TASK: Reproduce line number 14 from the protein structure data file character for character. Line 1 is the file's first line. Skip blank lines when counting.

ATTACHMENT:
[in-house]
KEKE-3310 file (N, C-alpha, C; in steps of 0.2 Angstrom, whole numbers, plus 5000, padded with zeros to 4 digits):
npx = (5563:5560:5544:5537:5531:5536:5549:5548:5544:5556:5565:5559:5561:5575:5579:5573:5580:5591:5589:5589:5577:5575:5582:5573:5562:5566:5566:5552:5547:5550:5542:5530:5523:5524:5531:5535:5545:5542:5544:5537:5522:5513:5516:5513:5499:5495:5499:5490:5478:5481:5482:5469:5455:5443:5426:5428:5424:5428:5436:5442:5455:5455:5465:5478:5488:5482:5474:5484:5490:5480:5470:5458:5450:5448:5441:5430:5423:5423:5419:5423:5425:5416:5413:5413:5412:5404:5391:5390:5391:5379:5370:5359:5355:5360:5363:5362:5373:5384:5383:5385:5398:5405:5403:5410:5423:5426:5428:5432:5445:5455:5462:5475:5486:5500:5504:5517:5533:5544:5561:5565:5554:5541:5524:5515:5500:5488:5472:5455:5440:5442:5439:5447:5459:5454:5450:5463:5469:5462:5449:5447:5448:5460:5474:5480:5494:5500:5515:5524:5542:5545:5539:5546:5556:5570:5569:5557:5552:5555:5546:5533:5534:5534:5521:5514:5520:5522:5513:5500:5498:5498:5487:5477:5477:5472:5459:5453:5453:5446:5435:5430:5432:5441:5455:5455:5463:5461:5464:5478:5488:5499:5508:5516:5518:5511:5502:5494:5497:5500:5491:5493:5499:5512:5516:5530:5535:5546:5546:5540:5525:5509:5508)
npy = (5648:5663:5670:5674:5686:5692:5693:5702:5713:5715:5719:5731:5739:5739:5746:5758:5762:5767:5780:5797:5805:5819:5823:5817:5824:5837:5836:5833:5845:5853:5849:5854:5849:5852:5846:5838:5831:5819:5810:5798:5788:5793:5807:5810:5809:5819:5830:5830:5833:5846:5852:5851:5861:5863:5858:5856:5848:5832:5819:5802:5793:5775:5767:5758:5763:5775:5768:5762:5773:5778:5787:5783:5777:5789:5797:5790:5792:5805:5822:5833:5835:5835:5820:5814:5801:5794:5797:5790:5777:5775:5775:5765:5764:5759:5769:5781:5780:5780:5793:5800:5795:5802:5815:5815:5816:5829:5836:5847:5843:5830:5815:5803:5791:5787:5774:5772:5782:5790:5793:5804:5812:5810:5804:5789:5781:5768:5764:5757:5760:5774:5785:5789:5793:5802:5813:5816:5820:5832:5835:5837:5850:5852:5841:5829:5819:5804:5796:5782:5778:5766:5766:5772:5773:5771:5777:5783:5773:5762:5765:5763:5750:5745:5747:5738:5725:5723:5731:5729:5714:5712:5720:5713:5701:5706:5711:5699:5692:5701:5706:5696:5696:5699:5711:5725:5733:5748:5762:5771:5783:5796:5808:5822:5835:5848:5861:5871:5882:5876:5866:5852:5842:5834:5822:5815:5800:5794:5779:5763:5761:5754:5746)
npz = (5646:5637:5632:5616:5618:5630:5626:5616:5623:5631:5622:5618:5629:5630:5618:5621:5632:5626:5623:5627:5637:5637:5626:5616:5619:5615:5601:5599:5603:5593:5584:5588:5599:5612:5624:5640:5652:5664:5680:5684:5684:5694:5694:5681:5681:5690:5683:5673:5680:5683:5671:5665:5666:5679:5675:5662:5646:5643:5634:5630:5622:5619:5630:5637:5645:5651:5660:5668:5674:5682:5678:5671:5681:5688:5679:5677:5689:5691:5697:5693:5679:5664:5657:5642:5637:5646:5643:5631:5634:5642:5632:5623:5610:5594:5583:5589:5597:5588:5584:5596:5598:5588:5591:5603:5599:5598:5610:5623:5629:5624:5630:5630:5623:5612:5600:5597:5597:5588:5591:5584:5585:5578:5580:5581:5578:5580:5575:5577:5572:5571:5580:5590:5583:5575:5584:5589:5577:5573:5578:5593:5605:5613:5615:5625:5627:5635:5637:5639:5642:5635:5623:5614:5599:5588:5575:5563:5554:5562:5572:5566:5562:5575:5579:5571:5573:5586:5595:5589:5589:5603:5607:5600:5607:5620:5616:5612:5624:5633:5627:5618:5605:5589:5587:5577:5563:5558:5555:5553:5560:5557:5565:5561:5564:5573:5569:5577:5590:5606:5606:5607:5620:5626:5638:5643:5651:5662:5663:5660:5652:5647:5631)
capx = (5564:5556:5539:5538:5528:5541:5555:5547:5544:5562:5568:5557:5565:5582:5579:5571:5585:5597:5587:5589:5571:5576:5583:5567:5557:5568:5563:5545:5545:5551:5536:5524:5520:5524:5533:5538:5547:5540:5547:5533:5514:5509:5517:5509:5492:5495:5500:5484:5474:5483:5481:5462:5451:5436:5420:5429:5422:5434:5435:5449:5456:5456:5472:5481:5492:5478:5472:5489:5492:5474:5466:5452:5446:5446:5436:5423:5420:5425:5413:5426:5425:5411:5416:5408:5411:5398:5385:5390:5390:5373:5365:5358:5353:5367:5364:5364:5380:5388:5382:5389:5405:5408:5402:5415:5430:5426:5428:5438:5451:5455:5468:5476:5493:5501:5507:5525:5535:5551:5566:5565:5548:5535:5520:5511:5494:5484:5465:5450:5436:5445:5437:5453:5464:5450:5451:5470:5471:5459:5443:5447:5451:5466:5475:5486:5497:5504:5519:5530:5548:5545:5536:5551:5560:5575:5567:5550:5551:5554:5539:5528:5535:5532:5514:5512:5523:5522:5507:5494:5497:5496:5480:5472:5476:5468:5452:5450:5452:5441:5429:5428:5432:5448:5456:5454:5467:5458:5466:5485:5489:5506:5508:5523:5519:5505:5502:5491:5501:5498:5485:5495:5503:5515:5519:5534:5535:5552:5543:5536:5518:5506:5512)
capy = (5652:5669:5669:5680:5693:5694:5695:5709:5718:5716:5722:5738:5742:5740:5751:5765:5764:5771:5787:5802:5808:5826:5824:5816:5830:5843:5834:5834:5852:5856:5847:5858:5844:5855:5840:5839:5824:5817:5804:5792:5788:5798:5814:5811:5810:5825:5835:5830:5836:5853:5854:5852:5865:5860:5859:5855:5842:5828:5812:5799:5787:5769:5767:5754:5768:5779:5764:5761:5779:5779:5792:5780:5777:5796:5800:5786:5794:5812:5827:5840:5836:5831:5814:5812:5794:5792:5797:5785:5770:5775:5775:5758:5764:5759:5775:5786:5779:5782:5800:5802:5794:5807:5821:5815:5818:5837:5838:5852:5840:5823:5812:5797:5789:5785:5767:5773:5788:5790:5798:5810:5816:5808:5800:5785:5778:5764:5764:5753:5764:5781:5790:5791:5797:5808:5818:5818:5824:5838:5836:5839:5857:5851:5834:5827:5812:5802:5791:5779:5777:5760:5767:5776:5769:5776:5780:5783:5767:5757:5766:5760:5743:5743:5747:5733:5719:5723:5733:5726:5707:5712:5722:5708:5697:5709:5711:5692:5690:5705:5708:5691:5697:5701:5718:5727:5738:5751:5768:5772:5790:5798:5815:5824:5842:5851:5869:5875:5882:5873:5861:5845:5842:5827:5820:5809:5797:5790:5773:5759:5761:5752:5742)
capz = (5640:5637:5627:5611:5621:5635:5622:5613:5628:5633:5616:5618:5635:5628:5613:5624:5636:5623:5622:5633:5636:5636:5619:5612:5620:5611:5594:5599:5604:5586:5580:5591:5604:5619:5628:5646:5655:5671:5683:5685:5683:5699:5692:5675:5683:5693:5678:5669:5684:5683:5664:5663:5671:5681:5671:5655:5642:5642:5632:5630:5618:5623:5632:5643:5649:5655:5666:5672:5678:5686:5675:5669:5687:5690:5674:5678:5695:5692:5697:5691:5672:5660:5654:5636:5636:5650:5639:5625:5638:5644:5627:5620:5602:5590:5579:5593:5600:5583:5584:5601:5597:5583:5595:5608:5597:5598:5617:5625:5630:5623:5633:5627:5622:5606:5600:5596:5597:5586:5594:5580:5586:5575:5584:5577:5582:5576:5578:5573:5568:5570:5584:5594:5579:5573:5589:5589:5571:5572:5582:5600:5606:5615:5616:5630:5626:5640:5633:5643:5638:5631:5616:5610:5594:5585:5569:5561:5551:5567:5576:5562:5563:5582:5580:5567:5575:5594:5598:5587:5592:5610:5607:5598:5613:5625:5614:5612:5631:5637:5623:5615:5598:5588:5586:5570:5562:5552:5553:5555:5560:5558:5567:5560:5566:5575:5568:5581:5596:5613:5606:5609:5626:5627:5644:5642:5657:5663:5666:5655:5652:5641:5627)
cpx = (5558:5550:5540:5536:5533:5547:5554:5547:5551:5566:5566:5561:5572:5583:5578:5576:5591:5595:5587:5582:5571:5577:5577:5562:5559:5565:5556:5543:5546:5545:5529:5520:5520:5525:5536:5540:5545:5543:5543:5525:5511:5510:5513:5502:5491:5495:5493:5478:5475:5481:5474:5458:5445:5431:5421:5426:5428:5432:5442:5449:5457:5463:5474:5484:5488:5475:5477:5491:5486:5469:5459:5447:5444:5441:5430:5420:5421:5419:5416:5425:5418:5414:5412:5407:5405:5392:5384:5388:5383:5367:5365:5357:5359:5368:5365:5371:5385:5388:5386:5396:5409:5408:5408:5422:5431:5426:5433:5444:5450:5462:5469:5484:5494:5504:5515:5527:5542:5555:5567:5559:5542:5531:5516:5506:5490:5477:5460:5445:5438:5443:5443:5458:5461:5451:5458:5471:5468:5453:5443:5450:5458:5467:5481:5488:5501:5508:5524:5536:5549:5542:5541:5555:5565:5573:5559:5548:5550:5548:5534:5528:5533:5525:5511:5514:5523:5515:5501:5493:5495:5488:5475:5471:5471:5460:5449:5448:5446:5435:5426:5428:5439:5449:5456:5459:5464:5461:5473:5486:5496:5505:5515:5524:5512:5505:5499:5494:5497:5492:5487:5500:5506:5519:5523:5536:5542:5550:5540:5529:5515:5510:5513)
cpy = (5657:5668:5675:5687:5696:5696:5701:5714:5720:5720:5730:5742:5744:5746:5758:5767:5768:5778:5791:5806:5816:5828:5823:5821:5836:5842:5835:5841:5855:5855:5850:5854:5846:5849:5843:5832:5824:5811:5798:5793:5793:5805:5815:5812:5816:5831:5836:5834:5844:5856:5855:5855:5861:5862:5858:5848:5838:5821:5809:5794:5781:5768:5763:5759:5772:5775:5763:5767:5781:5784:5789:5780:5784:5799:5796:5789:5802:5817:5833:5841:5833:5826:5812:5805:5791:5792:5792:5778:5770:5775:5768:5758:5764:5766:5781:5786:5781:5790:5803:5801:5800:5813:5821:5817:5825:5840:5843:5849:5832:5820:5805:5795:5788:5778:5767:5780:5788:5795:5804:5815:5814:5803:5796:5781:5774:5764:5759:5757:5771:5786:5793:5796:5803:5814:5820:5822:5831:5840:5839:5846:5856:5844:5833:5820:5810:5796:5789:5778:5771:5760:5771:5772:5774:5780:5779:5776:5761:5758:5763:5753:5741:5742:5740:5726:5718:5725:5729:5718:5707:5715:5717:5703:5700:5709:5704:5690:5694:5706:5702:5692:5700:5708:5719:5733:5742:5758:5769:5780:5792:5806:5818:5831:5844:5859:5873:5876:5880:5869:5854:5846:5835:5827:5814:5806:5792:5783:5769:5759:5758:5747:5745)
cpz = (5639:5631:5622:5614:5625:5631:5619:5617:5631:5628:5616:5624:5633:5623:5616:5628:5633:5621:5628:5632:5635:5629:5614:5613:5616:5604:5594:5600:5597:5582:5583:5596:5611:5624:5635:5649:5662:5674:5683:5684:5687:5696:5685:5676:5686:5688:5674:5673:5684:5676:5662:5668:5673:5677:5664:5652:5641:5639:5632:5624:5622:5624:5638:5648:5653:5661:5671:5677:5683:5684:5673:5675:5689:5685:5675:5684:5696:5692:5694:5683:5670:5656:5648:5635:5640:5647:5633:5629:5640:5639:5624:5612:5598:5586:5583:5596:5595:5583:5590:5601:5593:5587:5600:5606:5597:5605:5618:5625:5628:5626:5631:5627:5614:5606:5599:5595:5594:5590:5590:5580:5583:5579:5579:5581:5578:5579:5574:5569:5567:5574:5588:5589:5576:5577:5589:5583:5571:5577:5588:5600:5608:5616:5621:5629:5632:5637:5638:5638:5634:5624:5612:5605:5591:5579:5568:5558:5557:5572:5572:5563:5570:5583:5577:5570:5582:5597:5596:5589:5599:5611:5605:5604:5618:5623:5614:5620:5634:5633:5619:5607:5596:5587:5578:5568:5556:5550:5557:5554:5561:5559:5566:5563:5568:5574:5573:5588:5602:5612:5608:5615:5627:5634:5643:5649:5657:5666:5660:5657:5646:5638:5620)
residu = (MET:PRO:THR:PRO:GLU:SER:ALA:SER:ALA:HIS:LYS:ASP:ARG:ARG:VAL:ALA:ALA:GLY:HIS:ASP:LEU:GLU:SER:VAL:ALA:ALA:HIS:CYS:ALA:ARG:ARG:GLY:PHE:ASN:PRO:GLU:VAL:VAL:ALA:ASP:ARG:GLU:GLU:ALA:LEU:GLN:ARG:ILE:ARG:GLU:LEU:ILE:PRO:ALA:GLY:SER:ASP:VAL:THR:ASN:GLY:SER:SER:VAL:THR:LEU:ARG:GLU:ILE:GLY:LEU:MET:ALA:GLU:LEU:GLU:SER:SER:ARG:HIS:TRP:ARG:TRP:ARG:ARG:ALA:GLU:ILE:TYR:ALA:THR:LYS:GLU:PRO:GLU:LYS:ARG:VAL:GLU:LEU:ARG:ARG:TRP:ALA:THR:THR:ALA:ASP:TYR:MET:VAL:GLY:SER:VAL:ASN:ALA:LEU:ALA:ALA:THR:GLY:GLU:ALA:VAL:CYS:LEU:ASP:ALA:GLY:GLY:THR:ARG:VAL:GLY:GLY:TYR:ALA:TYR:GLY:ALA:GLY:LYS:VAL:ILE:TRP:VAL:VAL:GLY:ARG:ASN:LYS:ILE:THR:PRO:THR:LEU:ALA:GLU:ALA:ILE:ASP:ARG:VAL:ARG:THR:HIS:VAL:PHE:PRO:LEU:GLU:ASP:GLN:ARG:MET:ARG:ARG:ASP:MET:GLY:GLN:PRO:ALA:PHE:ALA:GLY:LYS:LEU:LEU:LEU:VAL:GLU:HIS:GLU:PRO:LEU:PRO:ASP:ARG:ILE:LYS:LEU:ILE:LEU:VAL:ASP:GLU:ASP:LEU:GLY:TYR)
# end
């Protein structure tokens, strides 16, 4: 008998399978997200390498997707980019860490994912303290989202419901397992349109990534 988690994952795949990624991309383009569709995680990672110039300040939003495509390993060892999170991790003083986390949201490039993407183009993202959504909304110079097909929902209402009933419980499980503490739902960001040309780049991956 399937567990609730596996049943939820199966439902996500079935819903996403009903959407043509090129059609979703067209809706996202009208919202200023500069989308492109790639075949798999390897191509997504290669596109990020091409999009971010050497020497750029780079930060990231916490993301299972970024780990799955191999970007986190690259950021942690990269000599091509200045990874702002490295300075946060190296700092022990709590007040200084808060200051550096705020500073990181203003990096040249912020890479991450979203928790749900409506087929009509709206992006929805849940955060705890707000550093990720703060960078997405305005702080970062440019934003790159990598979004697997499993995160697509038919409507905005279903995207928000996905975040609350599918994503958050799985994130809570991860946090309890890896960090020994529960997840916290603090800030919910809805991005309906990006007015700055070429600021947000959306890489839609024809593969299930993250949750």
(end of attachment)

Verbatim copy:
């Protein structure tokens, strides 16, 4: 008998399978997200390498997707980019860490994912303290989202419901397992349109990534 988690994952795949990624991309383009569709995680990672110039300040939003495509390993060892999170991790003083986390949201490039993407183009993202959504909304110079097909929902209402009933419980499980503490739902960001040309780049991956 399937567990609730596996049943939820199966439902996500079935819903996403009903959407043509090129059609979703067209809706996202009208919202200023500069989308492109790639075949798999390897191509997504290669596109990020091409999009971010050497020497750029780079930060990231916490993301299972970024780990799955191999970007986190690259950021942690990269000599091509200045990874702002490295300075946060190296700092022990709590007040200084808060200051550096705020500073990181203003990096040249912020890479991450979203928790749900409506087929009509709206992006929805849940955060705890707000550093990720703060960078997405305005702080970062440019934003790159990598979004697997499993995160697509038919409507905005279903995207928000996905975040609350599918994503958050799985994130809570991860946090309890890896960090020994529960997840916290603090800030919910809805991005309906990006007015700055070429600021947000959306890489839609024809593969299930993250949750």